Opinion: New Labour may be dead, but its spectre haunts the party’s left

(c) World Economic Forum

Claire McWethy

As Tony Blair walked out of Downing Street for the last time, some would say it wasn’t just footsteps that could be heard; that if you listened carefully, you could hear the death knell for New Labour. This is certainly what the departing PM thought, speaking at an event hosted by think-tank Progress yesterday, where he warned Ed Miliband of the dangers of pursuing protest politics and slammed the party’s new direction. But it is the ideological mess left behind by Blair’s self-confessed ‘pick-and-mix politics’ which have left Labour sidelined and the legacy of New Labour haunting the party.

Whether New Labour died when Blair left or after Brown, what is clear is that the party has been flatlining since its 2010 election defeat.

Ed Miliband now faces an unenviable position, where the ideological vaccuum left behind after the explosion of New Labour’s flimsy Third Way ideology remains to be filled.

Blair claims this void is because of a lack of subscription to so-called ‘centre-ground, progressive’ ideals after his departure, and of too great a reliance on traditional leftist ideology.  But to the contrary, the New Labour movement has made it extremely difficult for the current party to say anything with conviction, or to stand by any of its traditional beliefs.

One of the few consistent, historically defining issues between the left and right over the decades has been the approach to equality and this is where New Labour blurred the ideological lines too boldly in pursuit of power. Blair relied on Thatcherite neoliberal economics to help fund his projects, such as SureStart, Social Exclusion Units to tackle disaffected areas fraught by the poverty trap and, of course, a sustained focus on increasing access to education throughout three terms of Labour government. But despite defining Labour’s first-term success in terms of the fulfillment of rising equality, Blair should recognise that, on this count, New Labour’s trickle-down politics failed to offer anything new. Inequality rose, the rich became richer, and the working person was left wondering who was representing their interests.

This is without the added burden of the Iraq war, a determined assault on civil liberties, broken promises on constitutional reform and stewardship over a paradigm-defining financial crisis. The fact that the roots of the financial crisis were in neoliberal policies has now been lost in the debate over Labour’s handling of the crisis, undermining any potential attack on the right in Britain. A golden opportunity to question the neoliberal paradigm has been lost, and as an architect of this failure, Blair’s appeal to look beyond ideology is provocative.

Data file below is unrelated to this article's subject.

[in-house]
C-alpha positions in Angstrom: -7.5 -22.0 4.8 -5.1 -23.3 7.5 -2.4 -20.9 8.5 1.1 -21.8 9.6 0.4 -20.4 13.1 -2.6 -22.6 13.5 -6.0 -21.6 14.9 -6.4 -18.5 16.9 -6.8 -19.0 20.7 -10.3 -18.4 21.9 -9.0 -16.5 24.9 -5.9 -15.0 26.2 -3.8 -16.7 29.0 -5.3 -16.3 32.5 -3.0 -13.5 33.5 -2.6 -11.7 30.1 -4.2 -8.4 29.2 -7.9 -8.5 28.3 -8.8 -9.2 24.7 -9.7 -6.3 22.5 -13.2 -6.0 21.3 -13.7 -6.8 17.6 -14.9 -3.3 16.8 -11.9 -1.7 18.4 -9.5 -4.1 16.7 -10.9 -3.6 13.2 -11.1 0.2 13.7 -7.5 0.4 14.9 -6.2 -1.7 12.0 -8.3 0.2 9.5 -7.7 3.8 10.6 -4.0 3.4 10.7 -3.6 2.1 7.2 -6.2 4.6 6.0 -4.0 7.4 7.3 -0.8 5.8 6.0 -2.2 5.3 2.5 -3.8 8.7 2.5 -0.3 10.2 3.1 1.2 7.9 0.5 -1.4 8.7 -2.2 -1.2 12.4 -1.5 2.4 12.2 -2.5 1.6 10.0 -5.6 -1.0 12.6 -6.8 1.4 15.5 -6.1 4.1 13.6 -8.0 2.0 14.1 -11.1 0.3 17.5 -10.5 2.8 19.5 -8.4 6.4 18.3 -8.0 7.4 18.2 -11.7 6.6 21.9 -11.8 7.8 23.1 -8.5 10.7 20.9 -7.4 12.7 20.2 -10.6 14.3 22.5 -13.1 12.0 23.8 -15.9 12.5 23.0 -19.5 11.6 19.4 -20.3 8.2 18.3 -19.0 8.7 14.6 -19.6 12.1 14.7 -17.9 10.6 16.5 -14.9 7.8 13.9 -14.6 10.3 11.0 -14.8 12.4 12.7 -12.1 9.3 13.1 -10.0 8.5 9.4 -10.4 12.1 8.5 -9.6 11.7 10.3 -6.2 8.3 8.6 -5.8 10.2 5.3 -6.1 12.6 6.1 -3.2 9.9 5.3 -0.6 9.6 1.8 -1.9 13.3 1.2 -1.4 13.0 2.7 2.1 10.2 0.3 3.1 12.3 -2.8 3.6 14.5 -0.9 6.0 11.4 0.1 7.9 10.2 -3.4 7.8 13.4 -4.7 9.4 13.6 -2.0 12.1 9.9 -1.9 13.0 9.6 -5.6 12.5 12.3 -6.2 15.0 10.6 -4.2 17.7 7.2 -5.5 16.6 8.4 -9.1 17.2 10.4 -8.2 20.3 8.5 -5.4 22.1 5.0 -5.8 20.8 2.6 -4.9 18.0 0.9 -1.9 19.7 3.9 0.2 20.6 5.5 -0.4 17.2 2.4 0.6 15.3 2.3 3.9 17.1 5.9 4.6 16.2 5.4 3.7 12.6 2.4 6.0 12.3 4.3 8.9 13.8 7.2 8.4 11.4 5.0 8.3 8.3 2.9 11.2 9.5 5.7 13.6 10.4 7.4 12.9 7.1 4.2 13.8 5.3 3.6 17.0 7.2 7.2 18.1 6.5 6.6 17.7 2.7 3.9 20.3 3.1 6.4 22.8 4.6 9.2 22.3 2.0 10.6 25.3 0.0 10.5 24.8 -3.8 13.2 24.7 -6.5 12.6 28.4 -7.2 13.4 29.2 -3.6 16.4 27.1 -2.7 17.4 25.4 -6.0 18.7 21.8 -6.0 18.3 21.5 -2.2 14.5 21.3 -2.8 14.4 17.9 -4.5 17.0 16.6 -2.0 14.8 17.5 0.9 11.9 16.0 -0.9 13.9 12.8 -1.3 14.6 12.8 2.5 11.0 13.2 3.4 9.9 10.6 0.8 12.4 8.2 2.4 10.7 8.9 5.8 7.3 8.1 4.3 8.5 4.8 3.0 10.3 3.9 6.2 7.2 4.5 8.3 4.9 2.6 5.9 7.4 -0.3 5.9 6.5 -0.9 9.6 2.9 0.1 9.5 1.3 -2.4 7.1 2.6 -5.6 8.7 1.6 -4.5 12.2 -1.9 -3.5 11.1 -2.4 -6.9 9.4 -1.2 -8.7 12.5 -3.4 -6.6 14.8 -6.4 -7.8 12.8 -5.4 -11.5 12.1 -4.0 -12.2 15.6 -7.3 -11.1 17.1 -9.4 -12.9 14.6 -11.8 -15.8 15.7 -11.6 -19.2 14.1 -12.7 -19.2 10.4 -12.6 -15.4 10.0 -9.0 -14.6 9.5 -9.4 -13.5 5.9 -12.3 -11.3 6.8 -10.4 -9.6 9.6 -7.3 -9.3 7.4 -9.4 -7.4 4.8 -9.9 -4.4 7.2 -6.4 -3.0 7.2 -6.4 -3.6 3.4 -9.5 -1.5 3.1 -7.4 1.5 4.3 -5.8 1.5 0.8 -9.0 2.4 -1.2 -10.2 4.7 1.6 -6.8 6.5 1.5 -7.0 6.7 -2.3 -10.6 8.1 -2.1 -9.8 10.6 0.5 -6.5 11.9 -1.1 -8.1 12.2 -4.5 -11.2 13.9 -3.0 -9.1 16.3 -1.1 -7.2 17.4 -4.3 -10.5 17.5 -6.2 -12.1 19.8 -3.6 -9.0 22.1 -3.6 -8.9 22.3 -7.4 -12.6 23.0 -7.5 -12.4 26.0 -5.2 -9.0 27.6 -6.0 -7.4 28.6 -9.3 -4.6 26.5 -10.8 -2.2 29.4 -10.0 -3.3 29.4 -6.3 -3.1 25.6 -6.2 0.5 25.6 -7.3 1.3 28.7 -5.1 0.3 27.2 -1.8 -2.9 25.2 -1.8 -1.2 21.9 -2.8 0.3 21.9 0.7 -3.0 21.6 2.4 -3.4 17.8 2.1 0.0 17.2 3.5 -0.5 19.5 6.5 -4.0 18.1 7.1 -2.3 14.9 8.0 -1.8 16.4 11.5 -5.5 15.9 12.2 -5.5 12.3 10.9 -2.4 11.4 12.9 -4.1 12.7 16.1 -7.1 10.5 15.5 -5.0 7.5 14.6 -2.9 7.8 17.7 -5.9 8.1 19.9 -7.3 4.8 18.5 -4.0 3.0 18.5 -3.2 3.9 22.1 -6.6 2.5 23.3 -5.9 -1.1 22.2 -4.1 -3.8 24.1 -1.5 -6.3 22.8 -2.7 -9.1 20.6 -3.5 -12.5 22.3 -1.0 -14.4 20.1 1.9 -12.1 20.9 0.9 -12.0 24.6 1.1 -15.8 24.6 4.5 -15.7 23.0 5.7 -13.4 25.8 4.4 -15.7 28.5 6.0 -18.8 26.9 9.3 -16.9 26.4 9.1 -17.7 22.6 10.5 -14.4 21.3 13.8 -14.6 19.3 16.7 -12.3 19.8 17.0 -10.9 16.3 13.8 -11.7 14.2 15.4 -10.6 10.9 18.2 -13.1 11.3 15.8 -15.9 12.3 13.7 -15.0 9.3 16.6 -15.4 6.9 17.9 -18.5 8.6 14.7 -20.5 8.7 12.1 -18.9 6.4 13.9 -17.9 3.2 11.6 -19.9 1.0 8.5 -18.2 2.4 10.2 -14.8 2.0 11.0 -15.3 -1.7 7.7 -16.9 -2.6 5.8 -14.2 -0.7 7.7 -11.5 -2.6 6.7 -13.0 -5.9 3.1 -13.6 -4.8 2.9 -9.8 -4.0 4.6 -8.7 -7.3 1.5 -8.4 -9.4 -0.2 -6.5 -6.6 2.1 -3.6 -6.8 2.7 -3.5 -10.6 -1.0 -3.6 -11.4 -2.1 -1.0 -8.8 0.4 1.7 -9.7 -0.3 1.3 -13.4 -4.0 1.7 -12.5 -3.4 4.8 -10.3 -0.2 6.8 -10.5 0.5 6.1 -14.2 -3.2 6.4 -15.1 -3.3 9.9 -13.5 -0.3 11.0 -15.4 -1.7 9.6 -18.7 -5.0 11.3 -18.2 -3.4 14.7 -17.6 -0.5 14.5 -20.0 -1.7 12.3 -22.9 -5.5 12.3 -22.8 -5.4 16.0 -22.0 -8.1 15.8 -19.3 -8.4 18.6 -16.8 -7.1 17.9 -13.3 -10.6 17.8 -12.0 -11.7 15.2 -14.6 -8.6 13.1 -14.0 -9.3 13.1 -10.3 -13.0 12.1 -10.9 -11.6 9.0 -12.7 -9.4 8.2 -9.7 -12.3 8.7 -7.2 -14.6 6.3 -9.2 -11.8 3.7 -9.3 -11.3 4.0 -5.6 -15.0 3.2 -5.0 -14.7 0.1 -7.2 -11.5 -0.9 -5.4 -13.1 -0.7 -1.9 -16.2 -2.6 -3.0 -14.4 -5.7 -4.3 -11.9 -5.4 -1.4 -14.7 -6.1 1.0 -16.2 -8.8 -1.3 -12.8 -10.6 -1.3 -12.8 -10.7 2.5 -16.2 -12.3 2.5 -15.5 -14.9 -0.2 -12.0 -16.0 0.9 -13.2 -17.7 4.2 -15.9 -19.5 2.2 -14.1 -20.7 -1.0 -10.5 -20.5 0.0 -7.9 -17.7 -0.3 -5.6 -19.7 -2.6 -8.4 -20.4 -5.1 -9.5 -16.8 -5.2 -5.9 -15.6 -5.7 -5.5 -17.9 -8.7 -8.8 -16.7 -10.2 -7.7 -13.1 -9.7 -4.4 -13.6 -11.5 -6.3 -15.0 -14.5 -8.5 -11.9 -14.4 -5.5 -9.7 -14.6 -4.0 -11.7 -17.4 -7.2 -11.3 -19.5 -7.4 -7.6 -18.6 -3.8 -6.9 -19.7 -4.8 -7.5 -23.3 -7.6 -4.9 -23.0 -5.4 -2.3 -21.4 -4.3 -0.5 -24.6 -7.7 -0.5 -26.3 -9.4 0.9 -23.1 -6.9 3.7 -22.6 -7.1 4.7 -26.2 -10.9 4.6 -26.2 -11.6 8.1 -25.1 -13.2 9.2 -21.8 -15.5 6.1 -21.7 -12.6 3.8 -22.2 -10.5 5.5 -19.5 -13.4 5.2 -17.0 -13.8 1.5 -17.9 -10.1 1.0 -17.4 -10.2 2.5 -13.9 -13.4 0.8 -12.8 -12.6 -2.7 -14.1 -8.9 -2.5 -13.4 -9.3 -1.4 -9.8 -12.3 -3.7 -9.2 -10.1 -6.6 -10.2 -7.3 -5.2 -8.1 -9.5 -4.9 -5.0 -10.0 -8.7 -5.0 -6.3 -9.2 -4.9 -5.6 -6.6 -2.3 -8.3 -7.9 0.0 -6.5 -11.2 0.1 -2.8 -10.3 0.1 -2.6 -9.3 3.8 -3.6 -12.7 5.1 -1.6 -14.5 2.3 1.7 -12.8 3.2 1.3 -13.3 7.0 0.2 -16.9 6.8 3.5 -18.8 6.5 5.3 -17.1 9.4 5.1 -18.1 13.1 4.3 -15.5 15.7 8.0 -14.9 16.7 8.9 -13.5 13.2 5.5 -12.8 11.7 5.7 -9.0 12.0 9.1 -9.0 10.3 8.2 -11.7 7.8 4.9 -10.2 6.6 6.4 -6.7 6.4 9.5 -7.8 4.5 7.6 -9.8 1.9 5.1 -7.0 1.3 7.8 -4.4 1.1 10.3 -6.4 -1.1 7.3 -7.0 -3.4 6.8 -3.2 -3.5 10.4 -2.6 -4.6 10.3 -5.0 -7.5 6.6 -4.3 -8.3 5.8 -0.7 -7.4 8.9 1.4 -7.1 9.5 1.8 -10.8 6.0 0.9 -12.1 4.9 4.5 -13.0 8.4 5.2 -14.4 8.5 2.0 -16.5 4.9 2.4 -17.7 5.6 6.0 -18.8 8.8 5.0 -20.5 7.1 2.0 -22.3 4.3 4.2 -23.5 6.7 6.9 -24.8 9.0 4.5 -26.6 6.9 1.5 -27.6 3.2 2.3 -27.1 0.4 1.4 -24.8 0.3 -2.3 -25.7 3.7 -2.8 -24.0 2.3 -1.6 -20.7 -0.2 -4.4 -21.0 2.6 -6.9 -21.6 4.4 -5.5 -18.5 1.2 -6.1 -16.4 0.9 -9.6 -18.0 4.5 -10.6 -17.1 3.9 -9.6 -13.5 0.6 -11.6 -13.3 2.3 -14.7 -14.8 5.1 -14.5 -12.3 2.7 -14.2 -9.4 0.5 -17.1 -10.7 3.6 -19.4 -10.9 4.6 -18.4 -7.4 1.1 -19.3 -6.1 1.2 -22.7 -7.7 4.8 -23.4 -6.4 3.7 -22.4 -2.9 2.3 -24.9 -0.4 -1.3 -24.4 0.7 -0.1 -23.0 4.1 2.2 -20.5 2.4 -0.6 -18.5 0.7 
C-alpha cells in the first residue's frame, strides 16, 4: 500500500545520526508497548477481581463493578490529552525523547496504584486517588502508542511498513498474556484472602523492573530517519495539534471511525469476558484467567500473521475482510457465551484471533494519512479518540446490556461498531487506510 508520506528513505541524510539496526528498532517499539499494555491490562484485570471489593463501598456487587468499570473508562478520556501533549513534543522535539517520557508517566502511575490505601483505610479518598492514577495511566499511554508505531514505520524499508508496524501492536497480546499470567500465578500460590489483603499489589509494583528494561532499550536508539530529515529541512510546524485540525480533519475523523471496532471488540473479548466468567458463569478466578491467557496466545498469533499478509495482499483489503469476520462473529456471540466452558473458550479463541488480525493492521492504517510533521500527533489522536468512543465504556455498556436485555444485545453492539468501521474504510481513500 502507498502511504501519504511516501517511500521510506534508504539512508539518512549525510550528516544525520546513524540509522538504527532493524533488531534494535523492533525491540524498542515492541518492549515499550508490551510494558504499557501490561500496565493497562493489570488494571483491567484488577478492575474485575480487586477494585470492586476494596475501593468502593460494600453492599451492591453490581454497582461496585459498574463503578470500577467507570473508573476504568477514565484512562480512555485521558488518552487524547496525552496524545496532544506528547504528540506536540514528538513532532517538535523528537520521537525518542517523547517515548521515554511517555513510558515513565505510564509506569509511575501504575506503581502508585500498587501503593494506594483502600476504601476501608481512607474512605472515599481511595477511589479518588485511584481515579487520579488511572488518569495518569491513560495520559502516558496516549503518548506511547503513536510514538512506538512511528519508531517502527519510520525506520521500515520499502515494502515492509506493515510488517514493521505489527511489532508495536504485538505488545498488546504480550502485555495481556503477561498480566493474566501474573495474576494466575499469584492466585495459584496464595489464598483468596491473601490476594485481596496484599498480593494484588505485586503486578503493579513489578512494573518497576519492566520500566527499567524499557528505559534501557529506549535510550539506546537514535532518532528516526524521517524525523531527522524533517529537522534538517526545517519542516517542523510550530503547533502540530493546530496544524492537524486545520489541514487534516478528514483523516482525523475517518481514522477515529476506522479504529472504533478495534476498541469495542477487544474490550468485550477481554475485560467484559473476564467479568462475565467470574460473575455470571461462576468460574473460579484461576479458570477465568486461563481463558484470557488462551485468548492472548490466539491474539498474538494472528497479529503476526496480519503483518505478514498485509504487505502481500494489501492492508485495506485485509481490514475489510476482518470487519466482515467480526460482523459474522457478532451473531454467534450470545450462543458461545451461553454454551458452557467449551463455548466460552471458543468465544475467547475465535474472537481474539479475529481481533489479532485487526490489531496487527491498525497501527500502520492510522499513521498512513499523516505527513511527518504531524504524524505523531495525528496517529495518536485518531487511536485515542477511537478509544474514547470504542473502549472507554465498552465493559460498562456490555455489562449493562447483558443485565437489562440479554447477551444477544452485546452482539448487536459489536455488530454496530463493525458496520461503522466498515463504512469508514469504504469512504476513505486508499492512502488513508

The problem is that New Labour positioned itself as as much a friend to big business, the banks, and the super-rich as to the most deprived, and now it is left out in the cold wishing it had chosen more coherent bedfellows.

On 13 June Miliband recognised these failings in a speech where he accepted the Labour government had failed to curb greed in the City at one end of the spectrum and to spur the long-term unemployed into work at the other. If Miliband’s tone verges on apologetic on occasion, it is not difficult to see why. New Labour was a clear case of pragmatism losing sight of principles and the party must make a clean break with the past if it is to provide effective opposition.

Blair’s remarks seem to be directed at the apparent seduction of Ed by the Blue Labour movement. But his warning about engaging in protest politics is hardly needed. Viral is an apt description of Miliband’s now famous and utterly anaemic interview with the BBC where he repeated his carefully crafted position that “the strikes are wrong” to every question the exhausted interviewer could throw at him. He is desperate not to alienate unsympathetic public service consumers by supporting workers and equally determined not to alienate Labour’s traditional blue-collar support base by siding with the government.

During the TUC London protests Miliband invited the wrath of the right-wing press as well as protestors when he made a speech praising the right to protests but pledged no allegiance to the TUC’s cause. But to straddle such a narrow line is clearly dangerous and Miliband’s timidity is doing little to win back some four million disillusioned voters lost during New Labour’s tenure.

In a radical era of conservatism this is not the time for meek, weak Labour opposition. If Labour doesn’t want to be consigned to the shadows of British politics, the party needs to admit to its shortcomings in government rather than indulging in Blair’s nostalgic back-patting and decide exactly whose side it is on. Otherwise, Labour risks getting caught in the crossfire.

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